Document Detail

Stem/progenitor cells derived from the cochlear sensory epithelium give rise to spheres with distinct morphologies and features.
MedLine Citation:
PMID:  19247714     Owner:  NLM     Status:  MEDLINE    
Nonmammalian vertebrates regenerate lost sensory hair cells by means of asymmetric division of supporting cells. Inner ear or lateral line supporting cells in birds, amphibians, and fish consequently serve as bona fide stem cells resulting in high regenerative capacity of hair cell-bearing organs. Hair cell regeneration does not happen in the mammalian cochlea, but cells with proliferative capacity can be isolated from the neonatal cochlea. These cells have the ability to form clonal floating colonies, so-called spheres, when cultured in nonadherent conditions. We noticed that the sphere population derived from mouse cochlear sensory epithelium cells was heterogeneous, consisting of morphologically distinct sphere types, hereby classified as solid, transitional, and hollow. Cochlear sensory epithelium-derived stem/progenitor cells initially give rise to small solid spheres, which subsequently transition into hollow spheres, a change that is accompanied by epithelial differentiation of the majority of sphere cells. Only solid spheres, and to a lesser extent, transitional spheres, appeared to harbor self-renewing stem cells, whereas hollow spheres could not be consistently propagated. Solid spheres contained significantly more rapidly cycling Pax-2-expressing presumptive otic progenitor cells than hollow spheres. Islet-1, which becomes upregulated in nascent sensory patches, was also more abundant in solid than in hollow spheres. Likewise, hair cell-like cells, characterized by the expression of multiple hair cell markers, differentiated in significantly higher numbers in cell populations derived from solid spheres. We conclude that cochlear sensory epithelium cell populations initially give rise to small solid spheres that have self-renewing capacity before they subsequently convert into hollow spheres, a process that is accompanied by loss of stemness and reduced ability to spontaneously give rise to hair cell-like cells. Solid spheres might, therefore, represent the most suitable sphere type for cell-based assays or animal model transplantation studies aimed at development of cell replacement therapies.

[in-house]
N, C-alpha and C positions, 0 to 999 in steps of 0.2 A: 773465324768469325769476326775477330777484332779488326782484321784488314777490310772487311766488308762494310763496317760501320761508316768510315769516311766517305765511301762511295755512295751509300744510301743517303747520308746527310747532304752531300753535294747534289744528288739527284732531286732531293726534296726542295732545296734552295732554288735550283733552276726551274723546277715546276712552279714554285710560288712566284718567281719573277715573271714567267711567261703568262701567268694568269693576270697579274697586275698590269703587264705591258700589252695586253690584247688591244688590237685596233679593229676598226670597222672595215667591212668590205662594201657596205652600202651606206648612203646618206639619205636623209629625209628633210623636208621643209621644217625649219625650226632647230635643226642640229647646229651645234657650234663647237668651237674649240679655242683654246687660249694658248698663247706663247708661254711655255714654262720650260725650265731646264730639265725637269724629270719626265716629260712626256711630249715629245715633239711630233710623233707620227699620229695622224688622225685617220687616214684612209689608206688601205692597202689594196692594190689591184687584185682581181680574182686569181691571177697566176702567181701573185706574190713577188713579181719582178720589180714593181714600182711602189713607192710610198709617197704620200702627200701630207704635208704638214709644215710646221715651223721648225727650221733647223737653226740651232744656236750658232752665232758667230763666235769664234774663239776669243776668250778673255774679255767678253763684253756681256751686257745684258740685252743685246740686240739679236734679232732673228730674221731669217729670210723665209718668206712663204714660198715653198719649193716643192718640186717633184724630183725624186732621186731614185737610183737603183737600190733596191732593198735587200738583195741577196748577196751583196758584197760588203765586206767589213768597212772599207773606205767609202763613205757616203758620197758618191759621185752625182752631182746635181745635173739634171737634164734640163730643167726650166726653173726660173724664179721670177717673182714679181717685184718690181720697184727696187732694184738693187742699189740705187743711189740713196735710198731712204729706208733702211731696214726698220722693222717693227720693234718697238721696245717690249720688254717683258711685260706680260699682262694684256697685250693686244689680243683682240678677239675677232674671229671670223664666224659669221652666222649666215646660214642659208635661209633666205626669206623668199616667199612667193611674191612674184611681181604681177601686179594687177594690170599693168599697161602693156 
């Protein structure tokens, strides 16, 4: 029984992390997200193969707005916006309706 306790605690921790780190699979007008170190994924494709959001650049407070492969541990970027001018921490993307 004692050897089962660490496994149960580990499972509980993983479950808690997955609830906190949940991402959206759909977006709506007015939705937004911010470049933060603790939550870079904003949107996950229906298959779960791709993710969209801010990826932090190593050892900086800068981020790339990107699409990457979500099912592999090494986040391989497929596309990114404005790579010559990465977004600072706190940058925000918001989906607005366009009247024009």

Marc Diensthuber; Kazuo Oshima; Stefan Heller
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Publication Detail:
Type:  Journal Article; Research Support, N.I.H., Extramural; Research Support, Non-U.S. Gov't     Date:  2009-02-27
Journal Detail:
Title:  Journal of the Association for Research in Otolaryngology : JARO     Volume:  10     ISSN:  1438-7573     ISO Abbreviation:  J. Assoc. Res. Otolaryngol.     Publication Date:  2009 Jun 
Date Detail:
Created Date:  2009-04-28     Completed Date:  2009-07-15     Revised Date:  2014-09-14    
Medline Journal Info:
Nlm Unique ID:  100892857     Medline TA:  J Assoc Res Otolaryngol     Country:  United States    
Other Details:
Languages:  eng     Pagination:  173-90     Citation Subset:  IM    
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MeSH Terms
Cadherins / biosynthesis
Cell Culture Techniques
Cell Differentiation*
Cell Proliferation
Cochlea / cytology*,  metabolism
Epithelium / anatomy & histology*,  metabolism
Homeodomain Proteins / biosynthesis
LIM-Homeodomain Proteins
Mice, Inbred BALB C
Microscopy, Electron, Scanning
PAX2 Transcription Factor / biosynthesis
Stem Cells / cytology*,  metabolism
Time Factors
Transcription Factors
Grant Support
DC006167/DC/NIDCD NIH HHS; R01 DC006167/DC/NIDCD NIH HHS; R01 DC006167-01/DC/NIDCD NIH HHS; R01 DC006167-02/DC/NIDCD NIH HHS; R01 DC006167-03/DC/NIDCD NIH HHS; R01 DC006167-04/DC/NIDCD NIH HHS; R01 DC006167-05/DC/NIDCD NIH HHS; R01 DC006167-06/DC/NIDCD NIH HHS; R01 DC006167-07A2/DC/NIDCD NIH HHS
Reg. No./Substance:
0/Cadherins; 0/Homeodomain Proteins; 0/LIM-Homeodomain Proteins; 0/PAX2 Transcription Factor; 0/Pax2 protein, mouse; 0/Transcription Factors; 0/insulin gene enhancer binding protein Isl-1

From MEDLINE®/PubMed®, a database of the U.S. National Library of Medicine

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